Imaginative and conscientious, ENFJ managers are at their best when they can enthusiastically and cooperatively lead others to have a meaningful impact on the organization. They take a facilitative approach to encouraging others and building consensus.
Natural motivators, ENFJ managers clarify processes that support people to meet the stated objectives. They work hard to ensure the organization follows its own values, and will actively shape an organization to ensure it serves its employees and customers.
As they value tactfulness, they can avoid conflict and may take criticism personally. As they see the complexity in situations, they can overlook necessary concrete data or immediate problems.
Intuitive-Thinkers as Managers
Intuitive-Thinker managers are focused on solving complex problems. They invest time in understanding the operating principles systems are based on, and using that information to design adaptive solutions. They prefer to lead teams to help them design or implement those solutions.
INTJ: Introvert, Intuitive, Thinker, Judger
Innovative and independent, INTJ managers are at their best when they can develop new concepts and plans that improve human knowledge and systems. They influence their organization through their foresight, blueprint for a better system and their depth of knowledge.
Original and independent, INTJ managers insist their teams have freedom from interference when designing or implementing projects. They recruit highly competent team members who can critically debate the issues and work self-sufficiently.
As they focus on finding flaws, they may not appreciate when they are being overly critical or too tough-minded. Their determined drive for goals can become unyielding and rigid if they are not careful.
INTP: Introvert, Intuitive, Thinker, Perceiver
Curious and questioning, INTP managers are at their best when they can follow their intellectual curiosity to analyze complex systems to find underlying principles and inconsistencies. They bring clarity and intellectual understanding to an issue, convincing others through their in-depth knowledge and analysis.
Independent and conceptual, INTP managers prefer to organize ideas rather than people or projects. Their teams tend to be self-organizing and unstructured, focused on resolving complex mysteries with plenty of time for research, analysis and reflection.
As systems thinkers, INTP managers can be too abstract, conceptual or critical for others, and not provide the structure or detail that some projects require.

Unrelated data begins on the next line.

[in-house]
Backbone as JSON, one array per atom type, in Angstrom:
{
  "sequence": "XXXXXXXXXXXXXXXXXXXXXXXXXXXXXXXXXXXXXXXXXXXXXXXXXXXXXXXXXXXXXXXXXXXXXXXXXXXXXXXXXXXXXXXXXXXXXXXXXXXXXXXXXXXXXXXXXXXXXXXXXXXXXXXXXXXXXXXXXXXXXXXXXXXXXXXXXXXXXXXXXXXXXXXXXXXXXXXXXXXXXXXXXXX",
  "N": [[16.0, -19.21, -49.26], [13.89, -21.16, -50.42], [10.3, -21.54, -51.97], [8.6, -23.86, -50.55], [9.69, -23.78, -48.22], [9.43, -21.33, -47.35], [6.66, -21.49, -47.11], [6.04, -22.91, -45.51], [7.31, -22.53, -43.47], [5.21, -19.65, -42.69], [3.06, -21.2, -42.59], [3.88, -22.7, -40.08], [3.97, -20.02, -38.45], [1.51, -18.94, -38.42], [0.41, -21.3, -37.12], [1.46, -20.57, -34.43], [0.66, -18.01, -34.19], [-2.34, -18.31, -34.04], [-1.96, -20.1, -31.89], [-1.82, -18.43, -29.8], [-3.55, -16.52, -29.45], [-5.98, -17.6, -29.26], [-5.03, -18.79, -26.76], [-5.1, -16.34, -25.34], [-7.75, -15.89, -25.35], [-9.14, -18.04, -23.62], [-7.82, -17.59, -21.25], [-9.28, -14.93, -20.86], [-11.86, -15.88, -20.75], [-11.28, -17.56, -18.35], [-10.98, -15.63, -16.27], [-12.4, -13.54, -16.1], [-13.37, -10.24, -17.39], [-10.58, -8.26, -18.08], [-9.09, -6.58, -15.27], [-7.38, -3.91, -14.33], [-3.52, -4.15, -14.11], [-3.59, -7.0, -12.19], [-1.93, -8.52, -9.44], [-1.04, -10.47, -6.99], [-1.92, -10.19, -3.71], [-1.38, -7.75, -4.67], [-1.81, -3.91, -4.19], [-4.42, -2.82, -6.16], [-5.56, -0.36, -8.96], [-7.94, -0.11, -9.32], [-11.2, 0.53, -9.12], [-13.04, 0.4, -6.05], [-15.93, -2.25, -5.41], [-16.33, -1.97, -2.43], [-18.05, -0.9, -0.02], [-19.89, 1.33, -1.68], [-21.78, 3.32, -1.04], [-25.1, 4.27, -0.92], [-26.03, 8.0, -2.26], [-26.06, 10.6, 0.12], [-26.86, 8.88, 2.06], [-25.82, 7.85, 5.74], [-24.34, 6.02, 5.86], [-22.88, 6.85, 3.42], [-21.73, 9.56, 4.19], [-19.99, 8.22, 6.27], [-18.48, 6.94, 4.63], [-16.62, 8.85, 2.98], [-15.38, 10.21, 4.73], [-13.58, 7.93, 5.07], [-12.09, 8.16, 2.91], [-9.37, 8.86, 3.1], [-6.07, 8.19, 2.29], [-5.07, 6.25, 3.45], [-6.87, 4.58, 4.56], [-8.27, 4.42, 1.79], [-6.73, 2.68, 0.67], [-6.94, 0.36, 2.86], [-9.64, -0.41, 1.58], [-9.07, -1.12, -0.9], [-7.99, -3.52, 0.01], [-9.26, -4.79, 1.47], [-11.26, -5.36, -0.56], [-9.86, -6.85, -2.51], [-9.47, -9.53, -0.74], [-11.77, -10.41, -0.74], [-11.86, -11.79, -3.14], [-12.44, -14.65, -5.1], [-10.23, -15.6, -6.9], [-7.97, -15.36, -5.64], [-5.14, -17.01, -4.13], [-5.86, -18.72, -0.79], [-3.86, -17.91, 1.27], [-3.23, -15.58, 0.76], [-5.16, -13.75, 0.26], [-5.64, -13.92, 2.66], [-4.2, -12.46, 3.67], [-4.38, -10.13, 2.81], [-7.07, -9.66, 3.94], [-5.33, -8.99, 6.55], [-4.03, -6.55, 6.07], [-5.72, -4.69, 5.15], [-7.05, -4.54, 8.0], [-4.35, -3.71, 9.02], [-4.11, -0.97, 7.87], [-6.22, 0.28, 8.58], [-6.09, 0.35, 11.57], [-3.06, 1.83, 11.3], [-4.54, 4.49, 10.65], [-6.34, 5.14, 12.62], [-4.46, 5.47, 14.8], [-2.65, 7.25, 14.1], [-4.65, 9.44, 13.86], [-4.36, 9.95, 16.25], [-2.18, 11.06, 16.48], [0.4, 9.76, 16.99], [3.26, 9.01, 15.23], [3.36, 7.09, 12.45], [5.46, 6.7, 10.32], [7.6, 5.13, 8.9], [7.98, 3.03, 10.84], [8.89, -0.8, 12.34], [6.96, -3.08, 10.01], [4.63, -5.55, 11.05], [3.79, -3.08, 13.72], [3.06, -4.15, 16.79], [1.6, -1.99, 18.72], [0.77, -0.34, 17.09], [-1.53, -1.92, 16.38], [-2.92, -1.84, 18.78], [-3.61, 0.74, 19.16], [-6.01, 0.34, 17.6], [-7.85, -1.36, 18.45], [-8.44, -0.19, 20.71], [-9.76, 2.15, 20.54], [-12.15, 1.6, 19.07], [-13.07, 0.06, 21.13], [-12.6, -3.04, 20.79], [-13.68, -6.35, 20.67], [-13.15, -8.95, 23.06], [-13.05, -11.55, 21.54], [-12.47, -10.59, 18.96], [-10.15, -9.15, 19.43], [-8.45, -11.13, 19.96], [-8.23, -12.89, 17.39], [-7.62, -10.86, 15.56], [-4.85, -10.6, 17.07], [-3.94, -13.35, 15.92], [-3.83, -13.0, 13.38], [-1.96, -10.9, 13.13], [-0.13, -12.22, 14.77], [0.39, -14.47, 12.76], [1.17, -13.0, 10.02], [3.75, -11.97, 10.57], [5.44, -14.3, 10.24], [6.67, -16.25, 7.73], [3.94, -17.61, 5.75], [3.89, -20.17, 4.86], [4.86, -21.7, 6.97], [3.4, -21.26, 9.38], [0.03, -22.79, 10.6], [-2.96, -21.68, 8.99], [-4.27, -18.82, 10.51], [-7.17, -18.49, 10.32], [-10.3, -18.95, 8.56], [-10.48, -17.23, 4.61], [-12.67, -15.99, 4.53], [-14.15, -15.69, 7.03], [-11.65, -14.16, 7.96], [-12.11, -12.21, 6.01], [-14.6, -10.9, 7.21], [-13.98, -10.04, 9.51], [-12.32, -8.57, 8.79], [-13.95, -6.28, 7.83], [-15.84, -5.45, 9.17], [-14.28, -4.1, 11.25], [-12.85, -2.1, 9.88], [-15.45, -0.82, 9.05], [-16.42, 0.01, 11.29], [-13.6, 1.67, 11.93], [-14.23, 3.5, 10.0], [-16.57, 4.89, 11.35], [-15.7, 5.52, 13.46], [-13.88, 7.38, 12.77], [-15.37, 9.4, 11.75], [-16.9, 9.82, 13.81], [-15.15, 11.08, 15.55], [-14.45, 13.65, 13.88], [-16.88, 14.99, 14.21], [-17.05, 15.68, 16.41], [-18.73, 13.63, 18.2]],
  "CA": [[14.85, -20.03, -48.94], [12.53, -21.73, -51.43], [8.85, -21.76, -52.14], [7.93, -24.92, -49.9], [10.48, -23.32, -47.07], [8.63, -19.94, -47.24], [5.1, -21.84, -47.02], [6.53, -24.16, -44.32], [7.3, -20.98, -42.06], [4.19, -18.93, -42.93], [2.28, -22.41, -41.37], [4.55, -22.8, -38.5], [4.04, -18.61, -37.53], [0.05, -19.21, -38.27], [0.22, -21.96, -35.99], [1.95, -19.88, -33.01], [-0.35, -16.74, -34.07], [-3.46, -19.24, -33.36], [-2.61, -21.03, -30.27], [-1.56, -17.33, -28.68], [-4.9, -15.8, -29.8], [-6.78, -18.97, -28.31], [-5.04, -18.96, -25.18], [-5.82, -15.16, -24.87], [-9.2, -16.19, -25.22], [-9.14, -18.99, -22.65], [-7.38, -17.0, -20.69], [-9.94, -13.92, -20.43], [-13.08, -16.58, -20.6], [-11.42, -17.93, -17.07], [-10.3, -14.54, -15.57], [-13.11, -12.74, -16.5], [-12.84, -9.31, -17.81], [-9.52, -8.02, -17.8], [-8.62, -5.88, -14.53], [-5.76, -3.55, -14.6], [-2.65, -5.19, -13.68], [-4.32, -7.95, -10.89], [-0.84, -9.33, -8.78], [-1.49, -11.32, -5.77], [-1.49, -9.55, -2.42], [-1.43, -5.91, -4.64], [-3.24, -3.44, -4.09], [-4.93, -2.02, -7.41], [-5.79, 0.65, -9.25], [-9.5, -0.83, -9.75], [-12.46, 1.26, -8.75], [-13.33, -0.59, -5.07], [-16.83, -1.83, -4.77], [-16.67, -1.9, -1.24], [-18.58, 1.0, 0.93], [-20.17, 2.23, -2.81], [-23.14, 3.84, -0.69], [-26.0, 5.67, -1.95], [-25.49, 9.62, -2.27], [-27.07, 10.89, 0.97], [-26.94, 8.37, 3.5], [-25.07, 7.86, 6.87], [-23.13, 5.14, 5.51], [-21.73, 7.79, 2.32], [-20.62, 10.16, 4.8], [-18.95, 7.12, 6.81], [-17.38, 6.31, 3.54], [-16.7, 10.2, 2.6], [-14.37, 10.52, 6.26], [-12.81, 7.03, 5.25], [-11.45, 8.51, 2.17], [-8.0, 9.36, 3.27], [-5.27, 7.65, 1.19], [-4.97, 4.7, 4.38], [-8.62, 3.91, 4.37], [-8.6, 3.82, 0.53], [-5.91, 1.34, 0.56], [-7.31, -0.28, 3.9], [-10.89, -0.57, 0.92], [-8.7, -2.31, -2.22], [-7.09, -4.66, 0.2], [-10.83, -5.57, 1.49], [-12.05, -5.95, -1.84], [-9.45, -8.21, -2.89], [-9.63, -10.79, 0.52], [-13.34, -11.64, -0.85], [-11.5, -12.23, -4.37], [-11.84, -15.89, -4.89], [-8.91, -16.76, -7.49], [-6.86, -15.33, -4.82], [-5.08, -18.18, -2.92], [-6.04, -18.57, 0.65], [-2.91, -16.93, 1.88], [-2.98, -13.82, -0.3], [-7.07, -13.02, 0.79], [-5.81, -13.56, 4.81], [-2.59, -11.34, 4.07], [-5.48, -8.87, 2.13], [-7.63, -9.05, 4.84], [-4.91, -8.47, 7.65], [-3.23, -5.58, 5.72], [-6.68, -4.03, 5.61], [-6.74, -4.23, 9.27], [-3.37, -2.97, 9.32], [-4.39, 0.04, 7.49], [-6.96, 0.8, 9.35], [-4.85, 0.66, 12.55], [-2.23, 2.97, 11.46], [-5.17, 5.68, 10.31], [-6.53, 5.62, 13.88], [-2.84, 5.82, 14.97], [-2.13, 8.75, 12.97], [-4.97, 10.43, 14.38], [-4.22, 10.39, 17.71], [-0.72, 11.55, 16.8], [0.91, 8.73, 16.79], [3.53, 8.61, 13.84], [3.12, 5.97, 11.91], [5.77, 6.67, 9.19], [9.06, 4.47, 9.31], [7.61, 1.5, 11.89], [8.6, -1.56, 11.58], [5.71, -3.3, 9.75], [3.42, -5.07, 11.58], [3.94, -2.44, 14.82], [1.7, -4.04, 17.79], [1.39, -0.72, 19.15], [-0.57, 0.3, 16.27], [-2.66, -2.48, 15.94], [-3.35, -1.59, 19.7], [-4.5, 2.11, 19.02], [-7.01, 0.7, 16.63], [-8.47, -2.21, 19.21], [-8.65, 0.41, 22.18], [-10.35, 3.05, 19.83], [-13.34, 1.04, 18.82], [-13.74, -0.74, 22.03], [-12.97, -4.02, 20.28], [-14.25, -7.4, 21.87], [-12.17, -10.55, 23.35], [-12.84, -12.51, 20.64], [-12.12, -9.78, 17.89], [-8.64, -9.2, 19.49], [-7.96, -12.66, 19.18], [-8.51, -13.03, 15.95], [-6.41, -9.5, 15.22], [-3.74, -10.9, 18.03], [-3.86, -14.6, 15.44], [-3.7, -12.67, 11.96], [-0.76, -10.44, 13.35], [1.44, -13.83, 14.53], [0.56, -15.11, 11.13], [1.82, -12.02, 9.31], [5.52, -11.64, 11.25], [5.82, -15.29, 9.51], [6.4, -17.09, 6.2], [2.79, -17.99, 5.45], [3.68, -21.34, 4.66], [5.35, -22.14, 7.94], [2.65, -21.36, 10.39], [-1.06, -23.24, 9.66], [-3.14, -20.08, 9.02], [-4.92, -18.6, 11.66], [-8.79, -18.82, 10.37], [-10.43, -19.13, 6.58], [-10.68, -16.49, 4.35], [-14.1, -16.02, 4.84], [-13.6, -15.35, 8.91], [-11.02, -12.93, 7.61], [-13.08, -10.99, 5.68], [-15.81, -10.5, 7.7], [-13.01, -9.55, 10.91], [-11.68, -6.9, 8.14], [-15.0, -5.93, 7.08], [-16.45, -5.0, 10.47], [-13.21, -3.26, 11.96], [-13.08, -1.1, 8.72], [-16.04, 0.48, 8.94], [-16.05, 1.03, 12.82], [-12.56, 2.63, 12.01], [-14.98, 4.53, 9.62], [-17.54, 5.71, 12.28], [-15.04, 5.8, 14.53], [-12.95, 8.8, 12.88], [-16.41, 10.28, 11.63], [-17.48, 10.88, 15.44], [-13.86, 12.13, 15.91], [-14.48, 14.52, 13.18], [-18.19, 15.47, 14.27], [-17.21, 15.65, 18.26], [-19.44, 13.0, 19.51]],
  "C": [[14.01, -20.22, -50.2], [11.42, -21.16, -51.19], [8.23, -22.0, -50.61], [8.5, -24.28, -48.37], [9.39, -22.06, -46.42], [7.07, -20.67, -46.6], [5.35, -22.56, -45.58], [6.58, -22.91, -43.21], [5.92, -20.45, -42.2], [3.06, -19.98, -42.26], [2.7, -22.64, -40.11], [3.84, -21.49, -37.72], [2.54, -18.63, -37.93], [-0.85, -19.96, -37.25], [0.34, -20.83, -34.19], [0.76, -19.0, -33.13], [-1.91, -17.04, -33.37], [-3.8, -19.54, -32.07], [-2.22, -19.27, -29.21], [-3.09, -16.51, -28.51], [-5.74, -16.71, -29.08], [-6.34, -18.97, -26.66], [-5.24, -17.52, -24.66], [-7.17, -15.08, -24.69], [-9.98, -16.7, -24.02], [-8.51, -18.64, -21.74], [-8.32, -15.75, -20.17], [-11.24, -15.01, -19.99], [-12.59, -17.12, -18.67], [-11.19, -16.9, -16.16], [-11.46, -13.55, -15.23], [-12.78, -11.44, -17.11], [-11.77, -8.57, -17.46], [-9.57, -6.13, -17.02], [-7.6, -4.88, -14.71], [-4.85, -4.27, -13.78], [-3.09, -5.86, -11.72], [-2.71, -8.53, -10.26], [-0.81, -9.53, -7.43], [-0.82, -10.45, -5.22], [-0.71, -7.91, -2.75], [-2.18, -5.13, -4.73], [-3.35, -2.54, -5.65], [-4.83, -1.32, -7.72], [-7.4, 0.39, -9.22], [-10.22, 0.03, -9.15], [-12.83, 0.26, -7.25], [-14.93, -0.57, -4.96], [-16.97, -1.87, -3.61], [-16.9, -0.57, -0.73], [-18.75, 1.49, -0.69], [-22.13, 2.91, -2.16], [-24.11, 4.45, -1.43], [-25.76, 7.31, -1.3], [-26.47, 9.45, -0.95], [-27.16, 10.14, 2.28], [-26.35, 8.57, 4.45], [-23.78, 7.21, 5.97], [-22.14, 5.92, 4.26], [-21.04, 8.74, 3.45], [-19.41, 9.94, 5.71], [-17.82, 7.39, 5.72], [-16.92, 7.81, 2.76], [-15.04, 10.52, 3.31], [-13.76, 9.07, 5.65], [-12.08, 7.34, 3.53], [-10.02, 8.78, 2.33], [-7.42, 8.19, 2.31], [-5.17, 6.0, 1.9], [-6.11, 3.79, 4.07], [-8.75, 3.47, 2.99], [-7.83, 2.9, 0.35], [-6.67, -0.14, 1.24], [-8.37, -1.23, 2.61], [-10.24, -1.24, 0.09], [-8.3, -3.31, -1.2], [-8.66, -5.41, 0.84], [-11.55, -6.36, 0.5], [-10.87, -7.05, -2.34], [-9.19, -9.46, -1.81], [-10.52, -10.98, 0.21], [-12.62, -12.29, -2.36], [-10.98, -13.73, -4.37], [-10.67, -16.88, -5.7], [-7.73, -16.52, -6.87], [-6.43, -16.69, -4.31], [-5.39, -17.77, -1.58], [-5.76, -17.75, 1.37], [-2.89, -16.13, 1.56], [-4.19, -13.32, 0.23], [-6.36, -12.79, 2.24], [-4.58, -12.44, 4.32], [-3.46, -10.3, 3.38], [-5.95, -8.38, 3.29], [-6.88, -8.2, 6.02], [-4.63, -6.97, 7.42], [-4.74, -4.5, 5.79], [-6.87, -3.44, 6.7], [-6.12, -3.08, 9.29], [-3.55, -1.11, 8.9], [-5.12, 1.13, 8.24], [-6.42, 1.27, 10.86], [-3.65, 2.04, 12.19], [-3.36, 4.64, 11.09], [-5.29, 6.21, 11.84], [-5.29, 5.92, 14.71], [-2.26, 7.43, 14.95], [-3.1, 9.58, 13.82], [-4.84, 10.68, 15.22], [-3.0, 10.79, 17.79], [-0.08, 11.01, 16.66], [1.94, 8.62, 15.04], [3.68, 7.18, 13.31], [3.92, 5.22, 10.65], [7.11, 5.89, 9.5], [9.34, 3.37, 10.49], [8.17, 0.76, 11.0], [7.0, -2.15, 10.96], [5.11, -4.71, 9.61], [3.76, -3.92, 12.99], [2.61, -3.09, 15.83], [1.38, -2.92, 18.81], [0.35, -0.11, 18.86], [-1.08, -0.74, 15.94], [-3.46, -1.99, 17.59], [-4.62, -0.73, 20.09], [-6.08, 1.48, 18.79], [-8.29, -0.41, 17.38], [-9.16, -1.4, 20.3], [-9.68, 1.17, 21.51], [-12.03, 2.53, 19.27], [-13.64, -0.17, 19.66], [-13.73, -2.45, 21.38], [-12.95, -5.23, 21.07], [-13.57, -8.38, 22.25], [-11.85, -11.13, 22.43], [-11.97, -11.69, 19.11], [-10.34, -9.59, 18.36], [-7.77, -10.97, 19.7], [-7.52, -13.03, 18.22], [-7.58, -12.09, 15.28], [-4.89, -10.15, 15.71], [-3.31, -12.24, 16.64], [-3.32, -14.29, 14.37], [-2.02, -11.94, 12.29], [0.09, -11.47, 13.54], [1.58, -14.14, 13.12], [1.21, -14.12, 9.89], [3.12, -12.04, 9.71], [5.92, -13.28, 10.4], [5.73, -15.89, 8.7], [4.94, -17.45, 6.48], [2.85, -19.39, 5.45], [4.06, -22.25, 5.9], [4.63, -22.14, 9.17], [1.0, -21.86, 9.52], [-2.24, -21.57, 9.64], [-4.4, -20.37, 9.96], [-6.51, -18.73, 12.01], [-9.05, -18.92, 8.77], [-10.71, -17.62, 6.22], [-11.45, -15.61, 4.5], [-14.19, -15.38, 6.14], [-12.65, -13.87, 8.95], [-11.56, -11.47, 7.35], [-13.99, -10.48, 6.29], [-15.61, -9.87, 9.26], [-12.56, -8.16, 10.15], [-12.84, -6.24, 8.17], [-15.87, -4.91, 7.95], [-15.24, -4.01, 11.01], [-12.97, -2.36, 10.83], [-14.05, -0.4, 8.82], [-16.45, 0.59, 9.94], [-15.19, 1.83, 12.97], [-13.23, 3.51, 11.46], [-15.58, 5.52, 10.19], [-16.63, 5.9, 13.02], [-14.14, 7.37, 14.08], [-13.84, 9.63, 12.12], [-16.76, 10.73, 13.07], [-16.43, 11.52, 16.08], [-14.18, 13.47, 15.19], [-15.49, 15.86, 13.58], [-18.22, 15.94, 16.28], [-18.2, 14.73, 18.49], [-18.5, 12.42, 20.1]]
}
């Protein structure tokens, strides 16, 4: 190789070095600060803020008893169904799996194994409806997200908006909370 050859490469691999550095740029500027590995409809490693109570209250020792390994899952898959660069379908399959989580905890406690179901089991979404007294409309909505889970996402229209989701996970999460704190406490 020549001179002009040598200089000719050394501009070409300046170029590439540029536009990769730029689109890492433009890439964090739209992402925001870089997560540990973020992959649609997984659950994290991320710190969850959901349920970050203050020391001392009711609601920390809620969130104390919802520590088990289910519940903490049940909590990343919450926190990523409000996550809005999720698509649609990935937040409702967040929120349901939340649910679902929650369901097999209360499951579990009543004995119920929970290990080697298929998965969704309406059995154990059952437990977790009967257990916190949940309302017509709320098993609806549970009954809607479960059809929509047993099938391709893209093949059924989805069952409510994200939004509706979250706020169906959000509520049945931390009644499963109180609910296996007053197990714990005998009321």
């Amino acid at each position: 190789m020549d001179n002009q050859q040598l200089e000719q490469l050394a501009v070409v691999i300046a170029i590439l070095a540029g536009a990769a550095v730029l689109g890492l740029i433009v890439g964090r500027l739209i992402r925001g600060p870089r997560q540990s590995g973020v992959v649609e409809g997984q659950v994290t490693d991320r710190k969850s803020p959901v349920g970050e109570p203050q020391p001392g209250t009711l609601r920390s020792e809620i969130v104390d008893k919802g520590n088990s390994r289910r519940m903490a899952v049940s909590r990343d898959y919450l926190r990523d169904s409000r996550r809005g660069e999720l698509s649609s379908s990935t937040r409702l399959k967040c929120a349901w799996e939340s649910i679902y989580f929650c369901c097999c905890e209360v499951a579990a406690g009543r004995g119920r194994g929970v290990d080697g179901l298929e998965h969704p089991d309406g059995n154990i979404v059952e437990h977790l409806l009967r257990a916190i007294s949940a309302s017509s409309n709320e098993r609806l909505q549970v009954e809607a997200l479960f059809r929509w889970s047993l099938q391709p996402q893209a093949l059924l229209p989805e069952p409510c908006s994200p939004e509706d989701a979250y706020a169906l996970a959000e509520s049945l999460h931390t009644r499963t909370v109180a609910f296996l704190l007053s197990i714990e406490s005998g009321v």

ENTP: Extravert, Intuitive, Thinker, Perceiver
Enthusiastic and inventive, ENTP managers are at their best when they are caught up in the enthusiasm of a new project and promoting its benefits. They set their sights on a challenging goal that will stretch themselves and their team. Once that project is underway, will shift their focus to the next activity.
A catalyst for change, ENTP managers reward risk-taking, creativity and novelty. They prefer team members who can work independently and are committed to creating change.
They bring a fresh perspective to their organizations, but get more excited about the possibility of the new rather than finishing the old. Given their ease of conceiving new ideas, their team can be overextended in the excitement to initiate change.
ENTJ: Extravert, Intuitive, Thinker, Judger
Visionary and commanding, ENTJ managers are at their best when they are able to use their competence to take charge, set bold goals and strive to achieve them. They lead by presenting a vision that puts theory into practice, then energizes and directs others to make it a reality.
Comfortable in command, ENTJ managers focus on objectively analyzing ideas and making decisions to keep people and projects moving. They create traction by delegating to competent people who, ideally, share their high standards.
Actions and results oriented, ENTJ managers can become impatient and make decisions too quickly. Focused on efficiency, they can overlook the need to consider the personal impact on others when leading change.
Instead of just seeing management as a series of skills, it is also useful to think of it in terms of characteristics, qualities and personality-based strengths. Knowing someone’s personality type, can help you ensure they thrive by placing them in roles that will help bring out their best.
Of course, personality isn’t the only piece of the puzzle to consider. People still need an opportunity to develop the strengths associated with their personality type, so it’s also useful to consider what kind of support they will need to reach their potential.
Our Talent Insights MAP™ gives provides you with an understanding of a person’s strengths, the situations they will thrive in, how to support them to be their best and signs to look out for that indicate they might be struggling so you can step into to help before things unravel.